Correlates of the country differences in the infection and mortality rates during the first wave of the COVID-19 pandemic: evidence from Bayesian model averaging

Sci Rep. 2022 May 2;12(1):7099. doi: 10.1038/s41598-022-10894-6.


The COVID-19 pandemic resulted in great discrepancies in both infection and mortality rates between countries. Besides the biological and epidemiological factors, a multitude of social and economic criteria also influenced the extent to which these discrepancies appeared. Consequently, there is an active debate regarding the critical socio-economic and health factors that correlate with the infection and mortality rates outcome of the pandemic. Here, we leverage Bayesian model averaging techniques and country level data to investigate whether 28 variables, which describe a diverse set of health and socio-economic characteristics, correlate with the final number of infections and deaths during the first wave of the coronavirus pandemic. We show that only a few variables are able to robustly correlate with these outcomes. To understand the relationship between the potential correlates in explaining the infection and death rates, we create a Jointness Space. Using this space, we conclude that the extent to which each variable is able to provide a credible explanation for the COVID-19 infections/mortality outcome varies between countries because of their heterogeneous features.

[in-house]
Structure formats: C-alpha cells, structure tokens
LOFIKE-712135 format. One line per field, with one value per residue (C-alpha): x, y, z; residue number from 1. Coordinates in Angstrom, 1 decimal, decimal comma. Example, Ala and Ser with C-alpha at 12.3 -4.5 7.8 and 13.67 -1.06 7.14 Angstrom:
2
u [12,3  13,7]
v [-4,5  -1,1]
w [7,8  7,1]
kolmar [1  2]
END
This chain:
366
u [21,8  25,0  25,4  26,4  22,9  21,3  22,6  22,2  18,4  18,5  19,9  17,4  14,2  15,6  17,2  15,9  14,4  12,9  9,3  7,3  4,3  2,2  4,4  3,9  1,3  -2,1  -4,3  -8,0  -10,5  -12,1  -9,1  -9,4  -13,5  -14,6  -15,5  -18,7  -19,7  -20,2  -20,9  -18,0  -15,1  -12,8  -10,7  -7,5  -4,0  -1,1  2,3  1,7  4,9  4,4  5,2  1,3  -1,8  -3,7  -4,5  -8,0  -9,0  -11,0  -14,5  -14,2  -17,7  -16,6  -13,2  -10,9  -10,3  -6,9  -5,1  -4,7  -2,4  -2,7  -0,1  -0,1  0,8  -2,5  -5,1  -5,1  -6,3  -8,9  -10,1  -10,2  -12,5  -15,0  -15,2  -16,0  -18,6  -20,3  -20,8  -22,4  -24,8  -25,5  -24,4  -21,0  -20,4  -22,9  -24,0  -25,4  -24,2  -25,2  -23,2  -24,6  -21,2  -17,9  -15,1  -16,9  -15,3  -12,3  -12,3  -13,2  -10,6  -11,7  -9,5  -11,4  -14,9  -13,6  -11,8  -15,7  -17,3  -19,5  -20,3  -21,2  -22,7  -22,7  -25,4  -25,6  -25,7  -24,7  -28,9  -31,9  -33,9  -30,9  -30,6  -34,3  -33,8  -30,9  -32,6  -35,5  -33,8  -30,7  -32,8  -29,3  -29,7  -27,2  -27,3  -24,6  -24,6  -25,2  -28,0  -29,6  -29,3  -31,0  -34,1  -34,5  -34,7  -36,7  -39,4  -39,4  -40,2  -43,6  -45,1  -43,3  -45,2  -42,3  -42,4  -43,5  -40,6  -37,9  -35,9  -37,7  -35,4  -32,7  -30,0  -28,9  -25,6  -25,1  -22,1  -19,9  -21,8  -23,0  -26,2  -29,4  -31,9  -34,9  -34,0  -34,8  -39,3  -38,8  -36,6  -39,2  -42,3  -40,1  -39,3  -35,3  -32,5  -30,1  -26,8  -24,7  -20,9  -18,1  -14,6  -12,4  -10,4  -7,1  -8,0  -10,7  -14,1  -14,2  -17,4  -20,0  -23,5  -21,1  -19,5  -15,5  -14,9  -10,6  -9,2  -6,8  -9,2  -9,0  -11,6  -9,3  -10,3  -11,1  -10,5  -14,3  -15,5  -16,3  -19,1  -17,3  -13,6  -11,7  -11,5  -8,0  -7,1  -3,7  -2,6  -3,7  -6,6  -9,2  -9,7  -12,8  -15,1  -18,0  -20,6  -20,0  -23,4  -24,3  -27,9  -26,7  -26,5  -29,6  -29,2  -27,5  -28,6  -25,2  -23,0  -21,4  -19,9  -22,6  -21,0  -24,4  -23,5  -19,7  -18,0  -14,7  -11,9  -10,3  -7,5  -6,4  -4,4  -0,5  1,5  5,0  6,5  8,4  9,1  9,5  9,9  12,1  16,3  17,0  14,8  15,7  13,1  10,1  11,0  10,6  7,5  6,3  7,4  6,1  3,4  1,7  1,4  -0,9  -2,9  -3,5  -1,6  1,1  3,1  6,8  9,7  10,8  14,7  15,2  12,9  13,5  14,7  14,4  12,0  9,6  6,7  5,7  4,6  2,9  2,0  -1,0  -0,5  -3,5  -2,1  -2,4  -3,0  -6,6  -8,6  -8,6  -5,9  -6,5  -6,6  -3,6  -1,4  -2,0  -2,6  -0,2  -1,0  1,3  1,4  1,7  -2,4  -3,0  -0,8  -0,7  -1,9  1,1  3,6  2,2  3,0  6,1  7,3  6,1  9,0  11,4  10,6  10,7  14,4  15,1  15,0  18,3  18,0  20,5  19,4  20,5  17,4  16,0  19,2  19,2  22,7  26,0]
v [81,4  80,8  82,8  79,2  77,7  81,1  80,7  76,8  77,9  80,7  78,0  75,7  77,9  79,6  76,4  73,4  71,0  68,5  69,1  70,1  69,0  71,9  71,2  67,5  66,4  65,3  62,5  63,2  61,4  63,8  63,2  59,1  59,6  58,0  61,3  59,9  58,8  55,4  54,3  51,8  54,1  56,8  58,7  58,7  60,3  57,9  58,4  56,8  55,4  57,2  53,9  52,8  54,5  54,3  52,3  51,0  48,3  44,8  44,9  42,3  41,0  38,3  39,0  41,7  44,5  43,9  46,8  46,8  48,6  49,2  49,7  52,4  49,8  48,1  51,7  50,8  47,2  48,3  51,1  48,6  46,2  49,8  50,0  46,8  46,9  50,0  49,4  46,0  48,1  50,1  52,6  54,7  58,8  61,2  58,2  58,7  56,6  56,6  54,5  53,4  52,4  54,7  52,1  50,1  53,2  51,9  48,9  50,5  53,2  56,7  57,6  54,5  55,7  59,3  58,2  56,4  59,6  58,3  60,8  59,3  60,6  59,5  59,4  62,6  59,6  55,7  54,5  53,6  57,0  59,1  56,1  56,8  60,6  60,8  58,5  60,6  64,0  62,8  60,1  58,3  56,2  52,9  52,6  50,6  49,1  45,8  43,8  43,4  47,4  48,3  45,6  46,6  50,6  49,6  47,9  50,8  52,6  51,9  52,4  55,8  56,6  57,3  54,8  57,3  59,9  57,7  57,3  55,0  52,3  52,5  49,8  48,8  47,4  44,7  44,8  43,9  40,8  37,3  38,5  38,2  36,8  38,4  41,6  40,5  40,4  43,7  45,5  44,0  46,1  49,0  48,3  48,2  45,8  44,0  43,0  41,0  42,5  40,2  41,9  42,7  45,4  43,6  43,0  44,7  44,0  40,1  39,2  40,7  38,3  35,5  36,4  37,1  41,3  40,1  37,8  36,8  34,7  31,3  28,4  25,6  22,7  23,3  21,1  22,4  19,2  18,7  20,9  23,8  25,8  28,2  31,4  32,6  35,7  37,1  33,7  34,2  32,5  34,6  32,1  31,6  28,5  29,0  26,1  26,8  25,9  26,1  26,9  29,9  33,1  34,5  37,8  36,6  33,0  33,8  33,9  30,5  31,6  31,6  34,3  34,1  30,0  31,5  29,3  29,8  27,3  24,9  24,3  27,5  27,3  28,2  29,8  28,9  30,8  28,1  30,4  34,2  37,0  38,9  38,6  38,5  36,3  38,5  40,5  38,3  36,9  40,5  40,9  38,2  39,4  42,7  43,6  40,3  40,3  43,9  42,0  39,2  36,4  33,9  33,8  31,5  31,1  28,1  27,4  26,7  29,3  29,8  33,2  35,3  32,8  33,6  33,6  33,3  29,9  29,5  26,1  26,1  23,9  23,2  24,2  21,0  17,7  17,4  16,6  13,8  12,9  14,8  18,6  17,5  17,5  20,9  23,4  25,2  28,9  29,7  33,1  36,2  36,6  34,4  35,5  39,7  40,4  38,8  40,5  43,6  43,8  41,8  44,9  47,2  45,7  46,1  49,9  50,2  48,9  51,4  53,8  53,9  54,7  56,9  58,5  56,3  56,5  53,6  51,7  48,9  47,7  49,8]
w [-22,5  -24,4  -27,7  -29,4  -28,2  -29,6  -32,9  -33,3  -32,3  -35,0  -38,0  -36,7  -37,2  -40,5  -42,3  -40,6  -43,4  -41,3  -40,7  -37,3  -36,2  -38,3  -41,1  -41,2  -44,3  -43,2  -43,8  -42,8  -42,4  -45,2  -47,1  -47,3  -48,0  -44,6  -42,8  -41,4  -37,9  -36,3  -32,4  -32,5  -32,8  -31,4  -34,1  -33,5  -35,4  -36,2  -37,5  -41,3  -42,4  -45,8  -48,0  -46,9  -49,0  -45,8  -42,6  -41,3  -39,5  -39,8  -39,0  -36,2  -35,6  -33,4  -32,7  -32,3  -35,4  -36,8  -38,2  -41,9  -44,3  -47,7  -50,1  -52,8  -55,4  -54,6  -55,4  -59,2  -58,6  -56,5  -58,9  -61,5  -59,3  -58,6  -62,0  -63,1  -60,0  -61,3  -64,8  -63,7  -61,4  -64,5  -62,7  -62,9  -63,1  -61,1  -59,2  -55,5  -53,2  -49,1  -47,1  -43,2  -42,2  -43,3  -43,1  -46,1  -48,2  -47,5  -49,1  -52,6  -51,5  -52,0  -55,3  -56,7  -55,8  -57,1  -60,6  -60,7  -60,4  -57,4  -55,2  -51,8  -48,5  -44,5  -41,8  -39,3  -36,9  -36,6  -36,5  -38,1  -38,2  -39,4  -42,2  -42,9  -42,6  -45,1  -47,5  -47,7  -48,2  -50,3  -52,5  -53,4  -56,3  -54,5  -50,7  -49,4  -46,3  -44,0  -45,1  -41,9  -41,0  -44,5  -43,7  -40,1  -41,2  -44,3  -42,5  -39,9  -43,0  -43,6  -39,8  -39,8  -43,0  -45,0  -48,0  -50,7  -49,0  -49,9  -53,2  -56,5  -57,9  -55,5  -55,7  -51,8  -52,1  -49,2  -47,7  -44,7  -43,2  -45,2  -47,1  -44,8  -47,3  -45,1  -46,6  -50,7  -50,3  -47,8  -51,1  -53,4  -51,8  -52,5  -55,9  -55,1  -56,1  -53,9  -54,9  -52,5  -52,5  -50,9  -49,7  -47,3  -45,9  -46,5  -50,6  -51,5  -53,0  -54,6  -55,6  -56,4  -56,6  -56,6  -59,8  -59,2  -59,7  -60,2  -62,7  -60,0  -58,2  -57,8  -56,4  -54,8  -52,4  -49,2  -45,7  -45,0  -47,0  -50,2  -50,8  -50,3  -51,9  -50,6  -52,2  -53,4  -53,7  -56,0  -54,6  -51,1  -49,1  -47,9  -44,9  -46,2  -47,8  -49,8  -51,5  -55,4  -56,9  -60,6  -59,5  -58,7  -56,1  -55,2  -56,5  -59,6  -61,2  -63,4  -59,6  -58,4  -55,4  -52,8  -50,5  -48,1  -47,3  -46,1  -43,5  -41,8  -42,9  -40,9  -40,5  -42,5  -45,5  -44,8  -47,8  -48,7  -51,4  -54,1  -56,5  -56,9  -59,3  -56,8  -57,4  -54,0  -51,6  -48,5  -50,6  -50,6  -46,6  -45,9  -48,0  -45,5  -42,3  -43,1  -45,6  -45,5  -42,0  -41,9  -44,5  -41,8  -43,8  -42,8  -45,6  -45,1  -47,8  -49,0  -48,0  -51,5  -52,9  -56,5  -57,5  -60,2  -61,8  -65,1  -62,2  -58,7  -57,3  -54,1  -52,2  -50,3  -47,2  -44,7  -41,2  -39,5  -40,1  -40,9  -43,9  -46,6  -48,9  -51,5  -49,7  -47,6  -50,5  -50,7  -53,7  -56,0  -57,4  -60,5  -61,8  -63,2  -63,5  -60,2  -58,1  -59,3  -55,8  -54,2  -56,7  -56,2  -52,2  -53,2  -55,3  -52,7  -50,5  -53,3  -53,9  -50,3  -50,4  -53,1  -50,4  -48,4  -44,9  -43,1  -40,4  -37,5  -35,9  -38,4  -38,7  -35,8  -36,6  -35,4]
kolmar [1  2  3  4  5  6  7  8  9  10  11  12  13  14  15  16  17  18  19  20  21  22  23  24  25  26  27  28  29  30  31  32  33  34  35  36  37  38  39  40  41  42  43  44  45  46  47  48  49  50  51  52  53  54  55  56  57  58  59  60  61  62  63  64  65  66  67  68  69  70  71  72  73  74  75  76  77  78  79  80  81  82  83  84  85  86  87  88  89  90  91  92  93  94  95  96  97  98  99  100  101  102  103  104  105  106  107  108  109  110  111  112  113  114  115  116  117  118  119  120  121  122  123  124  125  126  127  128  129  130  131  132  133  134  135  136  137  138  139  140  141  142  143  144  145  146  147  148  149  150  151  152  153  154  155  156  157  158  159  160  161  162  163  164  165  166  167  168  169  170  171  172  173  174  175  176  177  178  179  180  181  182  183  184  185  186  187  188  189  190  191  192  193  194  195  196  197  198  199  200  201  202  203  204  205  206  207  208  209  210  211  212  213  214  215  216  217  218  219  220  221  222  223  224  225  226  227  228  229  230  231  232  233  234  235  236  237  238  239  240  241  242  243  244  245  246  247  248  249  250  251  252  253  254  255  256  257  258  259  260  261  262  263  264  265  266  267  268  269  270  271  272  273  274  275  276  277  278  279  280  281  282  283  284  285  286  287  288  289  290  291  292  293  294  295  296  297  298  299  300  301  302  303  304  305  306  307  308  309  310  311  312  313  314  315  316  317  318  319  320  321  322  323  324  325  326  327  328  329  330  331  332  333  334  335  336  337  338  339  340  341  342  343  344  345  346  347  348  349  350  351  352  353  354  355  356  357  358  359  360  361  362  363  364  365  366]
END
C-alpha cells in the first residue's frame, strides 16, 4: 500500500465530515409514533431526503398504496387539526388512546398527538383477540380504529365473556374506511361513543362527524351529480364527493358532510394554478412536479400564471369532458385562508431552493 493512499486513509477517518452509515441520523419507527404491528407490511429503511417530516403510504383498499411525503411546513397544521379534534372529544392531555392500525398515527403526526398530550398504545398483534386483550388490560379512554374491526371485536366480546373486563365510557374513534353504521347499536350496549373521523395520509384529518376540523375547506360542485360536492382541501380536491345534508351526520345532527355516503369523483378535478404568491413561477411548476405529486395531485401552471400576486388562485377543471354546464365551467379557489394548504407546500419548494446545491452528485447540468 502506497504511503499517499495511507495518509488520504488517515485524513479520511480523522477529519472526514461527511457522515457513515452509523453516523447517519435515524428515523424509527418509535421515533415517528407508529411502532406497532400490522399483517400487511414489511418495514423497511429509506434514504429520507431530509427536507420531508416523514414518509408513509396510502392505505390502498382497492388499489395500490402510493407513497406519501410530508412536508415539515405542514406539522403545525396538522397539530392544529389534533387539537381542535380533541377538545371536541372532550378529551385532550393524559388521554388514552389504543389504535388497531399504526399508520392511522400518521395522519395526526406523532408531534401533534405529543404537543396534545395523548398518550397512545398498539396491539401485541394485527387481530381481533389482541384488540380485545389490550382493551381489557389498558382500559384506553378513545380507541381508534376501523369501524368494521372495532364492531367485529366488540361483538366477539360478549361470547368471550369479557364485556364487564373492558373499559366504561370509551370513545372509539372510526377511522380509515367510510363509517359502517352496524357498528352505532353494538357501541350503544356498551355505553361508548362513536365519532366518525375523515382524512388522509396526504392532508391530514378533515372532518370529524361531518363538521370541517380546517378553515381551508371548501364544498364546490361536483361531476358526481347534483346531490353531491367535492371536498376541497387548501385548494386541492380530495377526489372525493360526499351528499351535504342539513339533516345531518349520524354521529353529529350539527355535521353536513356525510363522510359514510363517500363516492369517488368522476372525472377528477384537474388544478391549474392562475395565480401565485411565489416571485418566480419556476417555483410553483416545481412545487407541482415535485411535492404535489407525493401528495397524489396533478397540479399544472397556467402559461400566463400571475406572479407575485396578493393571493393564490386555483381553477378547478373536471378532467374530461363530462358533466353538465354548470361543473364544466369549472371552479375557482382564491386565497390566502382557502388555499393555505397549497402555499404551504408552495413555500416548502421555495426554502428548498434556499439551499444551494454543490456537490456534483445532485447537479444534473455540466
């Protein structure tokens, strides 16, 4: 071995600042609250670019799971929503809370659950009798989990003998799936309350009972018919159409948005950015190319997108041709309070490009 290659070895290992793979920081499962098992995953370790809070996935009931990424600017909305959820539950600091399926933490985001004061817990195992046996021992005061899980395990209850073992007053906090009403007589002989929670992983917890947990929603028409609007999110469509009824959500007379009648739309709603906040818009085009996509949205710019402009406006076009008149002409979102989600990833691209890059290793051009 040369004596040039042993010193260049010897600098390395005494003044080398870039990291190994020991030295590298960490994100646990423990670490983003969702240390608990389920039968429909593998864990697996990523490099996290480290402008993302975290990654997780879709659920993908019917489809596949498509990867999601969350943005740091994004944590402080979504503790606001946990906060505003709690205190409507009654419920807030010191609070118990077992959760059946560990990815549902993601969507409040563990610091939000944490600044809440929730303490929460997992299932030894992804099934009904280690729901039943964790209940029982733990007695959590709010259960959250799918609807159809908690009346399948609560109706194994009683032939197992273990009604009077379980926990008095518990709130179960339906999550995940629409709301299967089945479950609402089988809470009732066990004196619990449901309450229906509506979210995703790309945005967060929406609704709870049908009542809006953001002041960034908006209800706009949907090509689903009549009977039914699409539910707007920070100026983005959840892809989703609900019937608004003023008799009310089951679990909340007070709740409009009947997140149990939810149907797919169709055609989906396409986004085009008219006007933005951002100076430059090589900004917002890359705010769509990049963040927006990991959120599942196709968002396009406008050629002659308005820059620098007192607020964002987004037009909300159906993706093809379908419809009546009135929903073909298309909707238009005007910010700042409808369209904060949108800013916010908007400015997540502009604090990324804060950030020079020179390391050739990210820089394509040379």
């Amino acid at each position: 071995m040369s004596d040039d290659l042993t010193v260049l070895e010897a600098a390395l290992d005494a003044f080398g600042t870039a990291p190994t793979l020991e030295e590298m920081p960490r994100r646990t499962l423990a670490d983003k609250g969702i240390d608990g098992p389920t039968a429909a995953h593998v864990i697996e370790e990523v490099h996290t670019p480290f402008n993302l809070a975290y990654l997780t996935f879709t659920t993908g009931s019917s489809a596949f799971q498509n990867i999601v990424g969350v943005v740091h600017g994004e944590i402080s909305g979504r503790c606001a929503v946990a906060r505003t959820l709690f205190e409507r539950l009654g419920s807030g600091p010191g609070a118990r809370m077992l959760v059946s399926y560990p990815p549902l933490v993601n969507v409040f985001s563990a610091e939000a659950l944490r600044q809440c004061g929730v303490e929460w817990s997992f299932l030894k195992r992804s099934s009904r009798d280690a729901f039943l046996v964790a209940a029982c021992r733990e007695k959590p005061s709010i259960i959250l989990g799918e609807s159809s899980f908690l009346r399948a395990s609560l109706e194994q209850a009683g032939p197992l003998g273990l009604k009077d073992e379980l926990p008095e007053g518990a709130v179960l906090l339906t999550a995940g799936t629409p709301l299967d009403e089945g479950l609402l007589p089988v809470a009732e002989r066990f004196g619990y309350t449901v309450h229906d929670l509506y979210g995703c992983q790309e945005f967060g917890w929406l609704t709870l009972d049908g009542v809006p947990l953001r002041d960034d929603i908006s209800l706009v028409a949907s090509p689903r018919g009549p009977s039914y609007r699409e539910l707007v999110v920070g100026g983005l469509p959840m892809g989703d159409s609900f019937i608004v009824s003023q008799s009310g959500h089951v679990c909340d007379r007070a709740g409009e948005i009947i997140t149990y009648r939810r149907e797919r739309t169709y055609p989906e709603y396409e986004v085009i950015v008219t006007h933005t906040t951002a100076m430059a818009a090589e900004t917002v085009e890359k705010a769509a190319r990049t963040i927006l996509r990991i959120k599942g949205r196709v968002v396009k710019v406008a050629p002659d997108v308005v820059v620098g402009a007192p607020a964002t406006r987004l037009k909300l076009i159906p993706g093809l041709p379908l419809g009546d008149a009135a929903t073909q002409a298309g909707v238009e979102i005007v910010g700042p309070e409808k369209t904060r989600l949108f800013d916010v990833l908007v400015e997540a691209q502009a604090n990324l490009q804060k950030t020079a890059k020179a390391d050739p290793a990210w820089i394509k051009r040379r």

MeSH terms

  • Bayes Theorem
  • COVID-19* / epidemiology
  • Humans
  • Influenza, Human*
  • Pandemics